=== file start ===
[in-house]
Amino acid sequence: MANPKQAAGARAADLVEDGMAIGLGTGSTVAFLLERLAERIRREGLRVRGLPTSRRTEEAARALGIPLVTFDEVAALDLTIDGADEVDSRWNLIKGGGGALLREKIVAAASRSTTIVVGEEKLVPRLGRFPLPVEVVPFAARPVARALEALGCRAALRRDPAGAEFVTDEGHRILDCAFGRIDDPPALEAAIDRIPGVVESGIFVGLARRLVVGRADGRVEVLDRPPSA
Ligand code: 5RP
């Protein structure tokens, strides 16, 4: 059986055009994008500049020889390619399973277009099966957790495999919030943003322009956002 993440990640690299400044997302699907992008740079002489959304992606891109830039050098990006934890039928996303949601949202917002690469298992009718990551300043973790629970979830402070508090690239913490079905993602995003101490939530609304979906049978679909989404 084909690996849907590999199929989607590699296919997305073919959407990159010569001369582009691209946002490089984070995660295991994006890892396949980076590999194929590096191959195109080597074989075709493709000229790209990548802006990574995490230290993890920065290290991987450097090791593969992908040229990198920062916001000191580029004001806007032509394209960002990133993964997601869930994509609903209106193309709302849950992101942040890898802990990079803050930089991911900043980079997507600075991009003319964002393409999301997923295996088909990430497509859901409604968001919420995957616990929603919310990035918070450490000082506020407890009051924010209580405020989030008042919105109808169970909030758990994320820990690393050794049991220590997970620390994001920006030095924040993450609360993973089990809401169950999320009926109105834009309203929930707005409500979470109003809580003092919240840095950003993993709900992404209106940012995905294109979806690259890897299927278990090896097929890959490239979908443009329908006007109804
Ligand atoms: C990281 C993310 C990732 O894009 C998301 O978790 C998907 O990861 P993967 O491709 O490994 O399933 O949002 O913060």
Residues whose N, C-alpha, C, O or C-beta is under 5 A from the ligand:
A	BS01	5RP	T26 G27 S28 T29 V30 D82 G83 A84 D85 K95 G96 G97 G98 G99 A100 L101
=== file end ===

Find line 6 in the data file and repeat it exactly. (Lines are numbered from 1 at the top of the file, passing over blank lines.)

Residues whose N, C-alpha, C, O or C-beta is under 5 A from the ligand: